Saturday, September 23, 2006
oy... that poor ram!
for your new year's pleasure - my musings on the akedah (the binding of isaac):
A familiar story is a gift, but also a burden. When we have to read the same cautionary tale each year, how do we keep it fresh?
One of my favorite cinematic scenes is from the movie, Dead Poets Society, when the teacher, Robin Williams, instructs each of his students to stand up on top of their desks, in a literal challenge to see the world from a different vantage point, from a new point of view. In a classroom, a few feet up in the air can make all the difference. With that intentionality, I share this poem by the Israeli poet Yehudah Amichai…
The real hero of the binding of Isaac was the ram,In a sense, this infamous ram is in the center of our Rosh Hashanah experience. Without him, there would be no shofar, and poor Isaac might have indeed fallen victim to a fundamentalist father and a bloodthirsty god. But then, even while we recognize his importance, the Biblical text is most definitely not told from the ram’s point of view.
who didn’t know about the collusion between the others.
He was volunteered to die instead of Isaac.
I want to sing a memorial song about him –
about his curly wool and his human eyes,
about the horns that were so silent on his living head,
and how they made those horns into shofars when he was slaughtered
to sound their battle cries
or to blare out their obscene joy.
I want to remember the last frame
like a photo in an elegant fashion magazine:
the young man tanned and pampered in his jazzy suit
and beside him the angel, dressed for a formal reception
in a long silk gown,
both of them looking with empty eyes
at two empty places,
and behind them, like a colored backdrop, the ram,
caught in the thicket before the slaughter,
the thicket his last friend.
The angel went home.
Isaac went home.
Abraham and God had gone long before.
But the real hero of the binding of Isaac
is the ram.
In fact, almost everything about this ram is a bit of a mystery. In the Hebrew verse:
וַיִּשָּׂא אַבְרָהָם אֶת-עֵינָיו וַיַּרְא וְהִנֵּה-אַיִל אַחַר נֶאֱחַז בַּסְּבַךְ בְּקַרְנָיו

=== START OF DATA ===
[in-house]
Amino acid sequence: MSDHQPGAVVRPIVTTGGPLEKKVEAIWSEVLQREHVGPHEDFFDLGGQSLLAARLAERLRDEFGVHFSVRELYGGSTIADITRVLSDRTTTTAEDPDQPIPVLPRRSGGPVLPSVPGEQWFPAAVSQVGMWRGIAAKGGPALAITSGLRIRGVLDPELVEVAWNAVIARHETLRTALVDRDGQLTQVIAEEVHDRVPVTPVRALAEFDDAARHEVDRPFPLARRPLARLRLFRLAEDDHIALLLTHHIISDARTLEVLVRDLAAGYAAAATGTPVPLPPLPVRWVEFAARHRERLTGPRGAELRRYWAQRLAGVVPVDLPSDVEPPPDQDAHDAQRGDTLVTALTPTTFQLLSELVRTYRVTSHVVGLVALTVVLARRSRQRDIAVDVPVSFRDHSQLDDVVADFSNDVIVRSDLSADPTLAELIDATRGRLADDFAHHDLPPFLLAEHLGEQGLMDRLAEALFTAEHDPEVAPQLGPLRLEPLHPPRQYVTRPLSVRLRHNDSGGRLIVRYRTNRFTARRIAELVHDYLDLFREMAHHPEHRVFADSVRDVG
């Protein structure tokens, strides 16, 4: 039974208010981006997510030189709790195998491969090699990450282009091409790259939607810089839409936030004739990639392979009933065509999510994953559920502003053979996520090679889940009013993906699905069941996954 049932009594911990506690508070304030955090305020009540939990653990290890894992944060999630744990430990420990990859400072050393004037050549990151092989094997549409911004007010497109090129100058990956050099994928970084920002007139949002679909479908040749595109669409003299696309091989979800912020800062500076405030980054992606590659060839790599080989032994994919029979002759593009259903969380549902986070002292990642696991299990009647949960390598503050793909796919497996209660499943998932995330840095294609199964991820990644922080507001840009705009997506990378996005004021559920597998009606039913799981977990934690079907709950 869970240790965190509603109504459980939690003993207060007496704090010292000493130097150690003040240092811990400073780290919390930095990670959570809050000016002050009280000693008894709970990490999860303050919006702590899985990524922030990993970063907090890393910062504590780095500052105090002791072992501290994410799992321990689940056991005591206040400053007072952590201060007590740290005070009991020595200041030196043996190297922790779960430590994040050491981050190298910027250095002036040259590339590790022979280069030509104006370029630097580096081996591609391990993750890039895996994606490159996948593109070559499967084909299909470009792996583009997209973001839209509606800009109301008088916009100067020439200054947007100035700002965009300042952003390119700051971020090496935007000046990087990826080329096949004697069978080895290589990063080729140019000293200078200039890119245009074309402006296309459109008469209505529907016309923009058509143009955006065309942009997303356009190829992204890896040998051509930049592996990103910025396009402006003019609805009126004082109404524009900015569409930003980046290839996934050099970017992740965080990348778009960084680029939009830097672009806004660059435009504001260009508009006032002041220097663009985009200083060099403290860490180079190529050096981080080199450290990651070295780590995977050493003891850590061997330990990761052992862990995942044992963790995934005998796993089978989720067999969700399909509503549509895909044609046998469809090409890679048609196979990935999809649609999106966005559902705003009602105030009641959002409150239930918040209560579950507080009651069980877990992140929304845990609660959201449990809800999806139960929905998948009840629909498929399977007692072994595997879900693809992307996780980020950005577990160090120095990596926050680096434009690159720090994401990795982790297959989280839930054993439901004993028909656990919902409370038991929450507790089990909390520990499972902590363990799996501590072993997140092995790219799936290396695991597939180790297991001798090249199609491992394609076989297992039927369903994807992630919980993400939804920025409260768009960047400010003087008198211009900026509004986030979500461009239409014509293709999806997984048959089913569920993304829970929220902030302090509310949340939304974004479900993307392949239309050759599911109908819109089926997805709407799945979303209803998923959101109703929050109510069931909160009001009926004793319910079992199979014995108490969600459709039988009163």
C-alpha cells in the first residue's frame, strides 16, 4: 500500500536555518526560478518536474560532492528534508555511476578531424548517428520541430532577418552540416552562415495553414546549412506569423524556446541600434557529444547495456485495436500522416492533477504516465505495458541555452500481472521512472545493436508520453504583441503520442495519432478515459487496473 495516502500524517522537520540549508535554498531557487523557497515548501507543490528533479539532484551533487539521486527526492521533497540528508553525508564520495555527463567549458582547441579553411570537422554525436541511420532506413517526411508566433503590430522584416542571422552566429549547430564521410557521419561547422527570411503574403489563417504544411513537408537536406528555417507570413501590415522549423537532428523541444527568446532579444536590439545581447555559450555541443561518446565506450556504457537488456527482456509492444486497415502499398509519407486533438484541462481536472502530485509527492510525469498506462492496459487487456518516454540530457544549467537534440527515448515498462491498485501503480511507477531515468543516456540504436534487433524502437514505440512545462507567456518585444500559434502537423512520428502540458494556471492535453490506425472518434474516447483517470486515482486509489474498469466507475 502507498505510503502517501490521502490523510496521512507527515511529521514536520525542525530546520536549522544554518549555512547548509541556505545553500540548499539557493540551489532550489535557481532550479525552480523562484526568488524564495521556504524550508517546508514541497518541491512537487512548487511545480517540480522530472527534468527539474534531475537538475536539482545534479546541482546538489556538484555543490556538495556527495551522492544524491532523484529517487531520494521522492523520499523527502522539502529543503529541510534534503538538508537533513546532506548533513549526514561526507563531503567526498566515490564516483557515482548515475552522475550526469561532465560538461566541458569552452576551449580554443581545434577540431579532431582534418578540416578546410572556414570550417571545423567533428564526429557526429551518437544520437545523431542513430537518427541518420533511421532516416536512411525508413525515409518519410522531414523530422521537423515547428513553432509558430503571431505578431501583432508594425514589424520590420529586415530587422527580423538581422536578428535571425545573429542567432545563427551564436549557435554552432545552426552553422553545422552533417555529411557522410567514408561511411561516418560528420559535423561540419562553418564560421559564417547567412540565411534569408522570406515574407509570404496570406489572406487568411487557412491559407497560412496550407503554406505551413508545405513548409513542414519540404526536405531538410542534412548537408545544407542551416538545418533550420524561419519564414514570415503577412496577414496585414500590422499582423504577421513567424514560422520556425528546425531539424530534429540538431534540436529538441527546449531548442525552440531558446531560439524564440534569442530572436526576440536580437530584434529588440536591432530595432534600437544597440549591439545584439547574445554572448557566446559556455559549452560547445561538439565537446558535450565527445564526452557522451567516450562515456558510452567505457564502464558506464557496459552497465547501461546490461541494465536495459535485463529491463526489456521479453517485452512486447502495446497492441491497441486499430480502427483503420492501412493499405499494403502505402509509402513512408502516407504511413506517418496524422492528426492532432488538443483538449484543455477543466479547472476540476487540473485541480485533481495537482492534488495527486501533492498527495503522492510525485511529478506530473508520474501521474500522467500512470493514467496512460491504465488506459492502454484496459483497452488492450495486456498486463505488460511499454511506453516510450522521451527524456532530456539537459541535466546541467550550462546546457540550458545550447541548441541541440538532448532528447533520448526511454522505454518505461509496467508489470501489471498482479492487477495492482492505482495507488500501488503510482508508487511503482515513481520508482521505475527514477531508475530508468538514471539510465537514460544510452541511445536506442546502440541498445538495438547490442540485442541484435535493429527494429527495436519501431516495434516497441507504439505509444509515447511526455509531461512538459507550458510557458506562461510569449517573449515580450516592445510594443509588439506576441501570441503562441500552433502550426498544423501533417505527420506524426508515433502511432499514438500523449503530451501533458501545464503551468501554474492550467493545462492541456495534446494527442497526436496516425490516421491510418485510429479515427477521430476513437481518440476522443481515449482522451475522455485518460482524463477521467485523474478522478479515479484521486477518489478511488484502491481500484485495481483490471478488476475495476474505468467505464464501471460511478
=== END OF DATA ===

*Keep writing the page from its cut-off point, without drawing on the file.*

“and Abraham lifted up his eyes and saw and right there was a ram caught in the thicket by its horns”
the word א - ח - ר pointed as either אַחַר or אַחֶר that follows the word for ram, has confounded scholars for generations, and is often just ignored and not translated at all. Some options for the phrase include “a ram behind caught the thicket” “afterwards, a ram, caught in the thicket” “another ram, caught in the thicket” “the ram – the other – caught in the thicket” or, by exchanging the resh for a dalet – forming the word echad - you get “one ram caught in the thicket.” Each potential translation, though, raises up just as many questions as answers.
When I’m in an especially contemplative mood, I like to read the phrase as - אַיִל אַחֶר – “the ram - the other” – the unknown, nameless, faceless other, who through the fate of being in the wrong place at the wrong time, falls victim.
But then, on the other hand, once Abraham saw the ram caught in the thicket, the ram possibly accepting his role and his fate, Abraham was then also able to discern the Divinity around him.
וַיִּקְרָא אַבְרָהָם שֵׁם-הַמָּקוֹם הַהוּא, יְהוָה יִרְאֶה, אֲשֶׁר יֵאָמֵר הַיּוֹם, בְּהַר יְהוָה יֵרָאֶה.
“and then Abraham called that place – ‘Adonai will see’ as it is said today, ‘on the mountain, Adonai will be seen’”
When we truly see another person, we see God - the image of God facing us, gazing into our eyes. In so doing, God sees us as well, looking out through the eyes of the other person.
יְהוָה יֵרָאֶה - יְהוָה יִרְאֶה - Adonai will see – Adonai will be seen.